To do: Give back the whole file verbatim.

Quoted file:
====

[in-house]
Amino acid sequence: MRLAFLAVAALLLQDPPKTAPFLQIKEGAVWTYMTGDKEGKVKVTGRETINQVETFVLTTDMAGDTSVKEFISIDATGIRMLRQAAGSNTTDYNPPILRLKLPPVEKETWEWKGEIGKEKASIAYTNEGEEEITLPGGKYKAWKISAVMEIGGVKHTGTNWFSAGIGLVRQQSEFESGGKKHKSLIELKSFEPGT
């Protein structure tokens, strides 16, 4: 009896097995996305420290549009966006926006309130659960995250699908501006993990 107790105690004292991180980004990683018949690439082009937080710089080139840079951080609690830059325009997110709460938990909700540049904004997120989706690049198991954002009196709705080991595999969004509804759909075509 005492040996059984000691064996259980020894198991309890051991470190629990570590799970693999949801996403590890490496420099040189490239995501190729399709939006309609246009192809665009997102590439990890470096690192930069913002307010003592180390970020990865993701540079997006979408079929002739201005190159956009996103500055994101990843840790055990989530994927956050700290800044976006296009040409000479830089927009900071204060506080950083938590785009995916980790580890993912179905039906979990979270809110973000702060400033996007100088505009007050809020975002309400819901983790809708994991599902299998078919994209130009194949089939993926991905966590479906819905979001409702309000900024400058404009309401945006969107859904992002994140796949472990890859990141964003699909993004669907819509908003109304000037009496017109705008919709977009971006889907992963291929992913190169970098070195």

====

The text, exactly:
[in-house]
Amino acid sequence: MRLAFLAVAALLLQDPPKTAPFLQIKEGAVWTYMTGDKEGKVKVTGRETINQVETFVLTTDMAGDTSVKEFISIDATGIRMLRQAAGSNTTDYNPPILRLKLPPVEKETWEWKGEIGKEKASIAYTNEGEEEITLPGGKYKAWKISAVMEIGGVKHTGTNWFSAGIGLVRQQSEFESGGKKHKSLIELKSFEPGT
């Protein structure tokens, strides 16, 4: 009896097995996305420290549009966006926006309130659960995250699908501006993990 107790105690004292991180980004990683018949690439082009937080710089080139840079951080609690830059325009997110709460938990909700540049904004997120989706690049198991954002009196709705080991595999969004509804759909075509 005492040996059984000691064996259980020894198991309890051991470190629990570590799970693999949801996403590890490496420099040189490239995501190729399709939006309609246009192809665009997102590439990890470096690192930069913002307010003592180390970020990865993701540079997006979408079929002739201005190159956009996103500055994101990843840790055990989530994927956050700290800044976006296009040409000479830089927009900071204060506080950083938590785009995916980790580890993912179905039906979990979270809110973000702060400033996007100088505009007050809020975002309400819901983790809708994991599902299998078919994209130009194949089939993926991905966590479906819905979001409702309000900024400058404009309401945006969107859904992002994140796949472990890859990141964003699909993004669907819509908003109304000037009496017109705008919709977009971006889907992963291929992913190169970098070195």